Skip to main content
Log in

Adaptability of Typha domingensis to high pH and salinity

  • Published:
Ecotoxicology Aims and scope Submit manuscript

Abstract

The aim of this work was to compare the adaptability of two different populations of Typha domingensis exposed to high pH and salinity. The plants were sampled from an uncontaminated natural wetland (NW) and a constructed wetland (CW) for the treatment of an industrial effluent with high pH and salinity. The plants from each population were exposed to the following combined treatments of salinity (mg l−1) and pH: 8,000/10 (values found in the CW); 8,000/7; 200/10 and 200/7 (typical values found in the NW). Chlorophyll concentration, relative growth rates (RGR) and root structure parameters (cross-sectional areas of root, stele and metaxylem vessels) were measured. Images of roots and leaves by scanning electronic microscopy (SEM) were obtained, and X-ray microanalysis in different tissues was carried out. In all treatments, the RGR and chlorophyll increase were significantly lower in the plants from the NW than in the plants from the CW. However, stress was observed when the plants from the CW were exposed to treatment 200/7. In treatment 8,000/10 the tissues of the plants from the NW showed severe damages. The root structure of plants from the CW was modified by salinity, while pH did not produce changes. In plants from the CW there were no differences between Na concentration in leaves of the treatments 8,000/10 and 200/7, indicating that Na was not transported to leaves. The CW population already possesses physiological and morphological adaptations due to the extreme conditions of pH and salinity. Because of its adaptive capacity, T. domingensis is an efficient species to treat wastewater of high pH and salinity.

This is a preview of subscription content, log in via an institution to check access.

Access this article

Subscribe and save

Springer+ Basic
EUR 32.99 /Month
  • Get 10 units per month
  • Download Article/Chapter or Ebook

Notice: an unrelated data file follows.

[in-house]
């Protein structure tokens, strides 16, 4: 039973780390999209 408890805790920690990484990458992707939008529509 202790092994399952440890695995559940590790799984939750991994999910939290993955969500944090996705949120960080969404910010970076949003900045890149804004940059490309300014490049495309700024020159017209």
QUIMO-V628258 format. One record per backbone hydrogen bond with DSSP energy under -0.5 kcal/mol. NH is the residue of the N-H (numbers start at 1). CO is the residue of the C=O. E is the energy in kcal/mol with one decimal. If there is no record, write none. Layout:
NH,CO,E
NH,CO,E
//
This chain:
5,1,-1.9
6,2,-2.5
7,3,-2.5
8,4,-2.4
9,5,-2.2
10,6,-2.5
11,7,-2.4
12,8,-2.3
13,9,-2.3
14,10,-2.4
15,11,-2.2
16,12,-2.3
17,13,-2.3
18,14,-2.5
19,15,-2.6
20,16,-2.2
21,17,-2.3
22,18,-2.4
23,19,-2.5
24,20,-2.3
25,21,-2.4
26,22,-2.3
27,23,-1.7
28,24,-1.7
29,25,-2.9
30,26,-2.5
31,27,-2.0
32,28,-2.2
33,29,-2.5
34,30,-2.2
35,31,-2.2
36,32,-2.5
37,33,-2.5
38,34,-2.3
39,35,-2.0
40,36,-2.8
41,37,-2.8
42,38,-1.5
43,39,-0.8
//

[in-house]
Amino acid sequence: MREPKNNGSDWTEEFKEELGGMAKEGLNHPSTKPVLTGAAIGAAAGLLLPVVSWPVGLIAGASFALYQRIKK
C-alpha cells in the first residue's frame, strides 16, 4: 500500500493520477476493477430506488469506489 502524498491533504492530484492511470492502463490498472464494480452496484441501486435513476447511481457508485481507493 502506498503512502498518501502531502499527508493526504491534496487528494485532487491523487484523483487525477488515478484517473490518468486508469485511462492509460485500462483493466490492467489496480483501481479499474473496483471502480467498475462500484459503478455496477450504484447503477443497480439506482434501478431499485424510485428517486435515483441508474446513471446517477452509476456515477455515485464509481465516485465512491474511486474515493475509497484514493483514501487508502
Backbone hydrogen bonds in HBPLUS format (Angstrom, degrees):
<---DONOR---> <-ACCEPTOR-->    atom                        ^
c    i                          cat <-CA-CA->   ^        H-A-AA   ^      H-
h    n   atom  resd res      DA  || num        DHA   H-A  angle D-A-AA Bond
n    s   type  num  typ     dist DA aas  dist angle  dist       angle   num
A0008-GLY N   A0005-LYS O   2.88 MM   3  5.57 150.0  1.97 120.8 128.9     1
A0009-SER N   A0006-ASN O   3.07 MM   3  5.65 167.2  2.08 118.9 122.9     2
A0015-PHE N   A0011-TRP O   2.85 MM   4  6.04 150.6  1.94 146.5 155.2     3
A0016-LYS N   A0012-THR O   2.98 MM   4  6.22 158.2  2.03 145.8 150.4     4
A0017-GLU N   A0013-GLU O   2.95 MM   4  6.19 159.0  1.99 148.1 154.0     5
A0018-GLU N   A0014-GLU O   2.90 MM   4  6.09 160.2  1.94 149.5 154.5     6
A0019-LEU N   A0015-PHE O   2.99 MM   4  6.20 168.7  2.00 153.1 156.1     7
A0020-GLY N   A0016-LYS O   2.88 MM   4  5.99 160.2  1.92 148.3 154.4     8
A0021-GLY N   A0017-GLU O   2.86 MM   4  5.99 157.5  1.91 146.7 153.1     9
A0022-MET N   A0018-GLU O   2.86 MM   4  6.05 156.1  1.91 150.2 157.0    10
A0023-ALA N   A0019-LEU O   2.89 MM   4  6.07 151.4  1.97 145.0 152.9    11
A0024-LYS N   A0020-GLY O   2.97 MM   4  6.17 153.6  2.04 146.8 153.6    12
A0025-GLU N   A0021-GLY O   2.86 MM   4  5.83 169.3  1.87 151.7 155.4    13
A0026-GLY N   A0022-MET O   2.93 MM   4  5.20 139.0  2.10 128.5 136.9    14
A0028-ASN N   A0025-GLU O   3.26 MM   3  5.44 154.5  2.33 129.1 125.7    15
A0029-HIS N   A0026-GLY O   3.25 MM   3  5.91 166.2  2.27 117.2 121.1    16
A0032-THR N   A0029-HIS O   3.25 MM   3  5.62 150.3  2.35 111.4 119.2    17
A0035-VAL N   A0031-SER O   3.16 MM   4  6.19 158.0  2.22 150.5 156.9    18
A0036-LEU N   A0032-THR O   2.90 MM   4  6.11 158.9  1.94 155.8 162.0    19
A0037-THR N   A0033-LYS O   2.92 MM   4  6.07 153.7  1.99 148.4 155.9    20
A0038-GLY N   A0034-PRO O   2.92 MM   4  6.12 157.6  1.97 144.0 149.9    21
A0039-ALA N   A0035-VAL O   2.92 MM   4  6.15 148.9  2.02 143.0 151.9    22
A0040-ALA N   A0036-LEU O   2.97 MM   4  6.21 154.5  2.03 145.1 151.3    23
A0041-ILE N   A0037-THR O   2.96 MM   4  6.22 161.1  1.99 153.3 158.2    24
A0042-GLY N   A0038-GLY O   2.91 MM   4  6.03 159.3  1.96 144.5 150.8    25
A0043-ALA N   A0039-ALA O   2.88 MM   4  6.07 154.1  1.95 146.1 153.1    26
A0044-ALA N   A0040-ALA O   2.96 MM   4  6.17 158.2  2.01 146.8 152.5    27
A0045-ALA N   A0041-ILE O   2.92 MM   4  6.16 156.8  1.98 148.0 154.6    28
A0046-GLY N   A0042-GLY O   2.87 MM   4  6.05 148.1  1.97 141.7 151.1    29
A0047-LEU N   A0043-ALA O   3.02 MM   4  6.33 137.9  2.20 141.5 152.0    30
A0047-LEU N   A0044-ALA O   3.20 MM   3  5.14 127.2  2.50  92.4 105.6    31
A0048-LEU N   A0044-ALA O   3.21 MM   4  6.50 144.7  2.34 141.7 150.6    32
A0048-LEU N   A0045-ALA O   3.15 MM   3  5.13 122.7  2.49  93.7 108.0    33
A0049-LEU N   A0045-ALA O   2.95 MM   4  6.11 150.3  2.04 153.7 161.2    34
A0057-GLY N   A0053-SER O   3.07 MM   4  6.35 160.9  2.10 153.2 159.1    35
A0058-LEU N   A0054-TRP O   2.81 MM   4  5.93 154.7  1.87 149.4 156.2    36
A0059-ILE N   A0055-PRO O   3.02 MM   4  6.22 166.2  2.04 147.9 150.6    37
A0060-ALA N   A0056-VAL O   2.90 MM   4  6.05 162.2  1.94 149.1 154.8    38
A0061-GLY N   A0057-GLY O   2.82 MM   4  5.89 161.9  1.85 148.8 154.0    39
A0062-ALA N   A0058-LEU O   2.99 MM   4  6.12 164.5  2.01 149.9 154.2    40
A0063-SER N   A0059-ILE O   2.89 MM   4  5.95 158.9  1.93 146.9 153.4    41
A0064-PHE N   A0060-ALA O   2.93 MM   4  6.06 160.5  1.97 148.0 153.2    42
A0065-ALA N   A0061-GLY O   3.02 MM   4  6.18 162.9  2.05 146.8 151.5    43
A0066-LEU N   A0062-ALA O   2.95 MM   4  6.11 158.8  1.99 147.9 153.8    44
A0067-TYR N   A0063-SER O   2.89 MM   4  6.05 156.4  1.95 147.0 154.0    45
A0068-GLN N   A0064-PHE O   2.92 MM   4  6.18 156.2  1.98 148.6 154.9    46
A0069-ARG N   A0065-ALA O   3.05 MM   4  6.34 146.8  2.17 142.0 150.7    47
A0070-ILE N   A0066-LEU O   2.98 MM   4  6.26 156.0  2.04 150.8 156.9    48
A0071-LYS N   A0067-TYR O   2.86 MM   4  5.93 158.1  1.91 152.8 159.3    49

• 1 Unit = 1 Article or 1 Chapter
  • Cancel anytime
Subscribe now

Buy Now

Price excludes VAT (USA)
Tax calculation will be finalised during checkout.

Instant access to the full article PDF.

Fig. 1
Fig. 2
Fig. 3
Fig. 4

Similar content being viewed by others

References

  • Amarante L, Lima JD, Sodek L (2006) Grow and stress conditions cause similar changes in xilem amino acids for different legume species. J Exp Bot 58:123–129

    Article  Google Scholar 

  • APHA (1998) Standard methods for the examination of water and wastewater. American Public Health Association, New York

    Google Scholar 

  • D’Ambrogio de Argüeso A (1986) Manual de técnicas en histología vegetal. Hemisfero Sur S.A, Buenos Aires

    Google Scholar 

  • Dyhr-Jensen K, Brix H (1996) Effects of pH on ammonium uptake by Typha latifolia L. Plant Cell Environ 19:1431–1436

    Article  CAS  Google Scholar 

  • Glenn E, Thompson LT, Frye R, Riley J, Baumgartner D (1995) Effects of salinity on growth and evapotranspiration of Typha domingensis Pers. Aquat Bot 52:75–91

    Article  Google Scholar 

  • Hadad HR, Maine MA, Bonetto C (2006) Macrophyte growth in a pilot-scale constructed wetland for industrial wastewater treatment. Chemosphere 63(10):1744–1753

    Article  CAS  Google Scholar 

  • Hammer DA (1989) Constructed wetlands for wastewater treatment. Lewis, Chelsea

    Google Scholar 

  • Hester WM, Mendessohn IA, McKee KL (2001) Species and population variation to salinity stress in Panicum hemitomon, Spartina patens, and Spartina alterniflora: morphological and physiological contraints. Environ Exp Bot 46:277–297